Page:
Roger also believes that this was so 'with the pop music in the days immediately following rock ’n’ roll – music like that of the Beatles, Pink Floyd, the Grateful Dead and a hundred others, which is now widely listened to, but rarely danced to, precisely because it contains a memory of real dancing. Its very melodiousness ensures that it will be banished from the disk jockey’s computer table, and replaced by a grotesque caricature of music in which rhythm is replaced by beat and melody by senseless repetition.'

Roger has kindly given us the philosophical arguments underpinning his thesis about dancing in his essay, 'The Lost Love of Dancing.'

Monday, 26 February 2018

Britain is no country for the poor boys today who will become the shorter-lived old men of tomorrow

Britain in 1901
In the sunset of the Victorian period, there was a big disparity between the life expectancy of old men living in the wealthiest neighbourhoods as opposed to the poorest.

Britain in 2001
New research from the Longevity Science Panel has shown, once again, life expectancy diverging between England’s wealthiest and poorest neighbourhoods and this widening gap applies to boys born today and men already in older age. In 2001 a boy born in one of the most advantaged 20% of neighbourhoods could expect to outlive his counterpart in the least advantaged 20% by 7.2 years. By 2015 the gap had widened to 8.4 years.

Commenting on the research, LSP’s Dame Karen Dunnell said : “Dying earlier if you are poor is the most unfair outcome of all. So we should all be concerned about the growing divergence in rich-poor life expectancy. To reduce the risk of further widening, we need better understanding of the precise causes, followed by co-ordinated policy initiatives across health, work, welfare, pension and housing to improve outcomes for all.”

Co-author, Professor Steve Haberman, Professor of Actuarial Sciences, Cass Business School said :
“Our main finding is that the socioeconomic gap in life expectancy in England has widened over the last 15 years. This has happened despite life expectancy increasing across all sections of the population - it is clear that some groups are being left behind. As the population ages, these inequalities are likely to increase further. To solve this problem, we will need better coordinated policies involving central and local government, civil society and the private sector”.

Britain in 2018
A country where social progress has gone into reverse and widening disparities in wealth today will be reflected in widening lengths of longevity tomorrow.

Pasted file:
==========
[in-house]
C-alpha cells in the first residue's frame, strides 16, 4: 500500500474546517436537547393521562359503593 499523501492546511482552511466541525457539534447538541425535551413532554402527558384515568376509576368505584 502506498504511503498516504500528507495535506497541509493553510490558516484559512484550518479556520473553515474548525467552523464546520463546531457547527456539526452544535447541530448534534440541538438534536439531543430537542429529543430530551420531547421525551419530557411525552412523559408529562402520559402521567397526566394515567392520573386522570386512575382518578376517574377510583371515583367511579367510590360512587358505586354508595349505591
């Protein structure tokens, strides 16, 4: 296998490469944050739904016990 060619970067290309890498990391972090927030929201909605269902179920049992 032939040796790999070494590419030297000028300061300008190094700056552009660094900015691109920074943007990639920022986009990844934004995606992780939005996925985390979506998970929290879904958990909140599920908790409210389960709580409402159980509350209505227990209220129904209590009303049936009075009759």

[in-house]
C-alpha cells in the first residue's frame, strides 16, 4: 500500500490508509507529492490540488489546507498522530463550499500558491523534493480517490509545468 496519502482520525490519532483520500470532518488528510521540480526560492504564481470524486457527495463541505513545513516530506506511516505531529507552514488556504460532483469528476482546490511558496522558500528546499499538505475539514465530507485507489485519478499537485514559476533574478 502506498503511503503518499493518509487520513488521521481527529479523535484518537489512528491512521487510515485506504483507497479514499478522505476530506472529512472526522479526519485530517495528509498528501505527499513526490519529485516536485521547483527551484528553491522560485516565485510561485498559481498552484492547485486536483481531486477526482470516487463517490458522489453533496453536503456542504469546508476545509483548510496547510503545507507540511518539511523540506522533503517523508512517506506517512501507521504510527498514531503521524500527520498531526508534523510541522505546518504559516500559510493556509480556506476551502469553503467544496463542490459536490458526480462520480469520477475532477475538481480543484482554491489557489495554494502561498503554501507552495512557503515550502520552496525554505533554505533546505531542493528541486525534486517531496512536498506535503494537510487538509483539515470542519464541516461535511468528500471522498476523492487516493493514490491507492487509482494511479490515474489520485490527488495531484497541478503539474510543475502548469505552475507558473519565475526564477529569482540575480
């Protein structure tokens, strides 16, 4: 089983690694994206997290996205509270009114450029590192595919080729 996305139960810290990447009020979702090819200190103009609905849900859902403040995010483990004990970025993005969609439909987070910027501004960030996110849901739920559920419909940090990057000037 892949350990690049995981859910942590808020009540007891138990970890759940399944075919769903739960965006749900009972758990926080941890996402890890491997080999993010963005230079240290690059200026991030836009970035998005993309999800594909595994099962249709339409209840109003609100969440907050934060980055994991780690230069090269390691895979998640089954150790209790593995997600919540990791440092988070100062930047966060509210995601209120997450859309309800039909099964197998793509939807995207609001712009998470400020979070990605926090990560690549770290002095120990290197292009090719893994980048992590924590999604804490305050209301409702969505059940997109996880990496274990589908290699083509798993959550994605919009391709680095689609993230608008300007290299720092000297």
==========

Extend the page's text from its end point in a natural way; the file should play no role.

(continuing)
Thursday, 22 February 2018

Britain, after all these years, still no country for old men who came as boys from the Commonwealth

Renford McIntyre is 64 years old and came to Britain from Jamaica fifty years ago, when he was 14 years old to join his mother, who had come over to become a nurse and his father, who was working as a crane driver. During that fifty years he didn't apply for British citizenship and has now been told, under the new draconian rules being applied to immigrants by the Home Office, that he isn't permitted to either work or is eligible for any government support. In fact, he is one of a growing band of largely invisible old men and women being told they are here illegally, who arrived in Britain as children from Commonwealth countries more than half a century ago and grew up here believing themselves to be British, only to discover recently, in a newly hardened immigration climate, that they are without the necessary papers and unable to prove their right to be here.

Renford said : "I’ve worked night and day, I’ve paid into the kitty – now no one wants to help me" he is referring to the fact that he has spent 35 years working and paying taxes as a tool setter, a delivery man in the meat industry and a National Health Service  driver." For the past year, he has been homeless, mostly sleeping on a sofa in an unheated industrial unit in Dudle. With no shower and nowhere to cook, he has to visit friends if he wants to eat hot food or wash. “It’s an appalling place to live. I’m a proud man; I’m embarrassed at my age to be living like this.” 

Back in 2014, a routine request from his last employers to update paperwork revealed that he didn’t have a passport and had never naturalised in Britain and as a consequence he was given the sack. Unable to find new work without papers, he became depressed and then homeless. Dudley council said he was not eligible for emergency housing because he had no right to be in the country and for the same reason he has been told he cannot sign on for state benefits.

With the support of the 'Refugee and Migrant Centre' in Wolverhampton, Renford gathered together paperwork showing 35 years of National Insurance contributions, but the Home Office has returned his application, requesting further evidence. “It makes me so angry. I’ve always worked. I’m a grafter. I can’t explain how bad it makes me feel.”